“Racecardgate” on Storify

This is a slightly unusual format for a post on this blog, but I thought it was worth recording for posterity. It concerns the rather bizarre suggestion made yesterday by some UK-based homeopaths about a good way of defending homeopathy against formal complaints to the Advertising Standards Authority. Rather than follow the traditional homeopathic route of accusing skeptics of ignorance (i.e., not understanding how homeopathy really ‘works’), arrogance (i.e., not believing the testimonials of homeopathy advocates), or scientism (i.e., not accepting that there are more ways to consider the world other than scientifically), instead the idea would be to accuse them of — drum roll please — racial discrimination!

Now, you hardly need me to point out that being a homeopath is not ordinarily viewed as a “racial” category. Generally speaking, belief in homeopathy — with its extravagant disregard for mainstream chemistry, its refusal to recognise the epistemological advantages of the conventional scientific method, and its frequent flirtations with destructive campaigns such as anti-vaccinationism — does not run in families in a way that suggests genetic heritability. And “homeopathy” is not currently mentioned in anti-discrimination legislation. So how would this work then?

Well, like this, according to the homeopath in question, writing on the website Homeopathy World Community:

Chatting with my husband last night about the complaints by the Advertising Standards Authority here in the UK agains homeopaths, we think we have come up with a plan to put an end to this nonsense. We can play the race discrimination card if we get this right. Please bear with me whilst I explain.

If we can find some British Indians/ Pakistanis or Bangladeshi’s they can complain to the ASA explaining that homeopathy is a prefered system of medicine in their countries of origin, used to treat a wide range of illnesses. The current wave of complaints against homeopaths would therefore seem to be an attack on their culture and beliefs and therefore discriminatory. (I know homeopathy is not a belief system but many think it is, so why not use that to our advantage). If we can get figures for the numbers of people using homeopathy as their primary healthcare in India and the rest of the sub-continent, even better!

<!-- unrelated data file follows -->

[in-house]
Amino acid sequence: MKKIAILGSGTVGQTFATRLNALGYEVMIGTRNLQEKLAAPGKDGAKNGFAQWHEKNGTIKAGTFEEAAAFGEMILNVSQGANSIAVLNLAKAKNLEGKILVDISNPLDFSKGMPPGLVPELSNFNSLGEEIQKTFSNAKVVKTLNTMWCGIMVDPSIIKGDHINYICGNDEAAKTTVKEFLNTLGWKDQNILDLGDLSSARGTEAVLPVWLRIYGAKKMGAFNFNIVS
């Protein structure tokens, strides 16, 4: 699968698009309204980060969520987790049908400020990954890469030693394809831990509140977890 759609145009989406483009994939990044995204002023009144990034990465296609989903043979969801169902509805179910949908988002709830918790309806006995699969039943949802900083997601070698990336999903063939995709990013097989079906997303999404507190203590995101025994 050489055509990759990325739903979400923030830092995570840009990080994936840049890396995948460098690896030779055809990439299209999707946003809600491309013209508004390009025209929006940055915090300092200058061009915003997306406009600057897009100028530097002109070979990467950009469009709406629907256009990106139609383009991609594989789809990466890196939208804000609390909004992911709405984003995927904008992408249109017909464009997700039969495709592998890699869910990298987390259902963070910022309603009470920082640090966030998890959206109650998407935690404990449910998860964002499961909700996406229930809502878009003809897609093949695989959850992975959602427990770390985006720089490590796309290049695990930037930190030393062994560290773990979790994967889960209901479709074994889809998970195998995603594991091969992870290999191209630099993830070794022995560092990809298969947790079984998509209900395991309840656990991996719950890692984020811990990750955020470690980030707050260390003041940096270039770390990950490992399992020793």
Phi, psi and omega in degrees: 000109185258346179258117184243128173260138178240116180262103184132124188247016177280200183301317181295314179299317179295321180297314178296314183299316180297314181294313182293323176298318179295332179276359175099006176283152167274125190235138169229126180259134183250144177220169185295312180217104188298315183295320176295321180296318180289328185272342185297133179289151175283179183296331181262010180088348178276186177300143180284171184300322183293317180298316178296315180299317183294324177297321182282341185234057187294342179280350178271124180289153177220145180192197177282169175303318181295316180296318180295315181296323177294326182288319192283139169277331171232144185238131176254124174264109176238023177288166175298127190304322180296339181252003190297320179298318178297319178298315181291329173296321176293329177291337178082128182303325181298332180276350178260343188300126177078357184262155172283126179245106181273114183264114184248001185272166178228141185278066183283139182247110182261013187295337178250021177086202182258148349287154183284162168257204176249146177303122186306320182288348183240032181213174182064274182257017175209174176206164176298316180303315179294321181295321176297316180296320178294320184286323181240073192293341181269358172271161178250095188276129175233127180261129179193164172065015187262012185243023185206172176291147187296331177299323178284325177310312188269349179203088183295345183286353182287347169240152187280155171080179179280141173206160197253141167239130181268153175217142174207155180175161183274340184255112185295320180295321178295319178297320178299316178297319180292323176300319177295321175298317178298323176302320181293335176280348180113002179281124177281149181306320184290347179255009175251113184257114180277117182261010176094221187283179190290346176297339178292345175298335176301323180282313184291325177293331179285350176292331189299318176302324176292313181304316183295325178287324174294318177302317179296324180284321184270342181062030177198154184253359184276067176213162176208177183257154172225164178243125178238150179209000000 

They can also claim that it is akin to Christians claiming that Hindus and Muslims cannot call their beliefs a religion because it is not Christianity.

If they go on to suggest that the current wave of complaints may have been instigated by someone who has an agenda that is perhaps something other than scientific (just make a suggestion and leave it to them to work out what that agenda might be).

We would need to get a smart lawyer to draft the letter/s but if we could get the ASA to look at this as potential discrimination that may well decide to back off. If we can find someone on the ASA’s complaint list who’s family hail from the Indian sub-continent to complain they are being discrtiminated against, even better …. and if the ASA find in their favour but still go for those of us of European descent we can then go for a different race discrimination angle.

Got to be worth a try….. you know how twitchy we are here in the UK at the slightest sniff of racism or other discrimination!

I am not sure how to co-ordinate this so have forwarded to a couple of homeopath groups and see what people think.

Time for homeopathy to stand up for itself !

with love and peace


Or, if you like, have a look at this YouTube version:

(Credit: Video by talkija; hat tip to @ScepticLetters)

The plan here relates specifically to the recent upsurge in complaints to the UK Advertising Standards Authority that has occurred following the establishment of movements like the Nightingale Collaboration and web-browser apps like FishBarrel, which I encourage readers to investigate for themselves. Such campaigns to limit the way unsubstantiated claims are made about the medicinal effects of unorthodox health therapies have caused quite a stir and no little inconvenience to a large number of renegade pseudotherapists operating in the UK. However, this particular “plan” to combat the sudden rise in unwelcome attention contains a number of very disturbing features indeed.

Firstly, the idea proposed is to fabricate a complaint to a statutory authority charged with applying standards in commercial domains in order to protect citizens. In other words, it is a conspiracy to pervert the law.

Secondly, it explicitly recommends that an effort be made to compound the false accusations by placing them in the context of race and racism. So the idea is not just to perpetrate a libel, but to perpetrate a libel of a kind that is calculated to exert significant reputational damage to the person defamed.

Thirdly, and related to this, the proposed plan is premised on an assumption that it is acceptable to contrive novel racial stereotypes for personal gain. Moreover, it is based on a further assumption that it is acceptable to recruit members of a racial minority into such a conspiracy. There is clearly no regard whatsoever here to the adverse impact this might have on public perceptions of racial discrimination issues, or on the potential impact that the discovery of false accusations might have on the respect the public gives to genuine discrimination cases.